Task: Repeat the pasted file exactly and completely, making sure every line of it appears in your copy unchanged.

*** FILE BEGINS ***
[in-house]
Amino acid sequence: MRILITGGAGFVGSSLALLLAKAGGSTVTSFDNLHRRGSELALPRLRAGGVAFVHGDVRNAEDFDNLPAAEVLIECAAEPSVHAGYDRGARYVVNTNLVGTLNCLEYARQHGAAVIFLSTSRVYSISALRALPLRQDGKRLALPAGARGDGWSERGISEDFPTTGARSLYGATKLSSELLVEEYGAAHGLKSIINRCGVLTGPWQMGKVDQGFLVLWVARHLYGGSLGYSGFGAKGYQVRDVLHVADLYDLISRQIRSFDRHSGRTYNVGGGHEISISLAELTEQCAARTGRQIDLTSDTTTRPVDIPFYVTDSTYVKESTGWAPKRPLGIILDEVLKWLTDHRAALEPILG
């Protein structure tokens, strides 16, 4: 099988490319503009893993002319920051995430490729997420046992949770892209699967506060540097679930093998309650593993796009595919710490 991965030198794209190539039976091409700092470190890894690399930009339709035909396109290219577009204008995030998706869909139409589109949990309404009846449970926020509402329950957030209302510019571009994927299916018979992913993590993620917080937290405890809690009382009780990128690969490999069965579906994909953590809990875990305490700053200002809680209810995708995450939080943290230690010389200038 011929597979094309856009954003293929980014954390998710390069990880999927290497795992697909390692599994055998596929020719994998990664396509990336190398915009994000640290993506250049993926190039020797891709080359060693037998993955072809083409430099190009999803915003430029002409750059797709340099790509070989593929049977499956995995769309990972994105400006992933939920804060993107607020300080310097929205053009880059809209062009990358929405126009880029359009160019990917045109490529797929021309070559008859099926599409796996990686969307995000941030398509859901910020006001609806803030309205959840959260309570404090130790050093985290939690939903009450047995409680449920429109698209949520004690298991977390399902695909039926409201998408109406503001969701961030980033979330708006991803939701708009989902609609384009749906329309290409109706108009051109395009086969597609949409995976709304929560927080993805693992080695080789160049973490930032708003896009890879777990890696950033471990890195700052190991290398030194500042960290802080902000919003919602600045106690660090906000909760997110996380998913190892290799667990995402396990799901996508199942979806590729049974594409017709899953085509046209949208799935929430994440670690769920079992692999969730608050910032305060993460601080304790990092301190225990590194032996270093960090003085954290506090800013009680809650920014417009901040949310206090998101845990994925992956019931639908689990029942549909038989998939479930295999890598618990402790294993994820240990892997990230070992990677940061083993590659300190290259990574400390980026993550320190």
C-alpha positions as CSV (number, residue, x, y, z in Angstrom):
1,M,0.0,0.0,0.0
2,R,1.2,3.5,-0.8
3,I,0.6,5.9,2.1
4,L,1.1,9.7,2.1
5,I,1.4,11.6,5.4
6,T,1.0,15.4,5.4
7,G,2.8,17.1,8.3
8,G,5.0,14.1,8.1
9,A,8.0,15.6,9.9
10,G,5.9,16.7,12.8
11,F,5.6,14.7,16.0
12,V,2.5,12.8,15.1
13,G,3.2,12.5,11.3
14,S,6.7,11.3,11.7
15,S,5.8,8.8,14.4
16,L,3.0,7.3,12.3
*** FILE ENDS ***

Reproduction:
[in-house]
Amino acid sequence: MRILITGGAGFVGSSLALLLAKAGGSTVTSFDNLHRRGSELALPRLRAGGVAFVHGDVRNAEDFDNLPAAEVLIECAAEPSVHAGYDRGARYVVNTNLVGTLNCLEYARQHGAAVIFLSTSRVYSISALRALPLRQDGKRLALPAGARGDGWSERGISEDFPTTGARSLYGATKLSSELLVEEYGAAHGLKSIINRCGVLTGPWQMGKVDQGFLVLWVARHLYGGSLGYSGFGAKGYQVRDVLHVADLYDLISRQIRSFDRHSGRTYNVGGGHEISISLAELTEQCAARTGRQIDLTSDTTTRPVDIPFYVTDSTYVKESTGWAPKRPLGIILDEVLKWLTDHRAALEPILG
């Protein structure tokens, strides 16, 4: 099988490319503009893993002319920051995430490729997420046992949770892209699967506060540097679930093998309650593993796009595919710490 991965030198794209190539039976091409700092470190890894690399930009339709035909396109290219577009204008995030998706869909139409589109949990309404009846449970926020509402329950957030209302510019571009994927299916018979992913993590993620917080937290405890809690009382009780990128690969490999069965579906994909953590809990875990305490700053200002809680209810995708995450939080943290230690010389200038 011929597979094309856009954003293929980014954390998710390069990880999927290497795992697909390692599994055998596929020719994998990664396509990336190398915009994000640290993506250049993926190039020797891709080359060693037998993955072809083409430099190009999803915003430029002409750059797709340099790509070989593929049977499956995995769309990972994105400006992933939920804060993107607020300080310097929205053009880059809209062009990358929405126009880029359009160019990917045109490529797929021309070559008859099926599409796996990686969307995000941030398509859901910020006001609806803030309205959840959260309570404090130790050093985290939690939903009450047995409680449920429109698209949520004690298991977390399902695909039926409201998408109406503001969701961030980033979330708006991803939701708009989902609609384009749906329309290409109706108009051109395009086969597609949409995976709304929560927080993805693992080695080789160049973490930032708003896009890879777990890696950033471990890195700052190991290398030194500042960290802080902000919003919602600045106690660090906000909760997110996380998913190892290799667990995402396990799901996508199942979806590729049974594409017709899953085509046209949208799935929430994440670690769920079992692999969730608050910032305060993460601080304790990092301190225990590194032996270093960090003085954290506090800013009680809650920014417009901040949310206090998101845990994925992956019931639908689990029942549909038989998939479930295999890598618990402790294993994820240990892997990230070992990677940061083993590659300190290259990574400390980026993550320190």
C-alpha positions as CSV (number, residue, x, y, z in Angstrom):
1,M,0.0,0.0,0.0
2,R,1.2,3.5,-0.8
3,I,0.6,5.9,2.1
4,L,1.1,9.7,2.1
5,I,1.4,11.6,5.4
6,T,1.0,15.4,5.4
7,G,2.8,17.1,8.3
8,G,5.0,14.1,8.1
9,A,8.0,15.6,9.9
10,G,5.9,16.7,12.8
11,F,5.6,14.7,16.0
12,V,2.5,12.8,15.1
13,G,3.2,12.5,11.3
14,S,6.7,11.3,11.7
15,S,5.8,8.8,14.4
16,L,3.0,7.3,12.3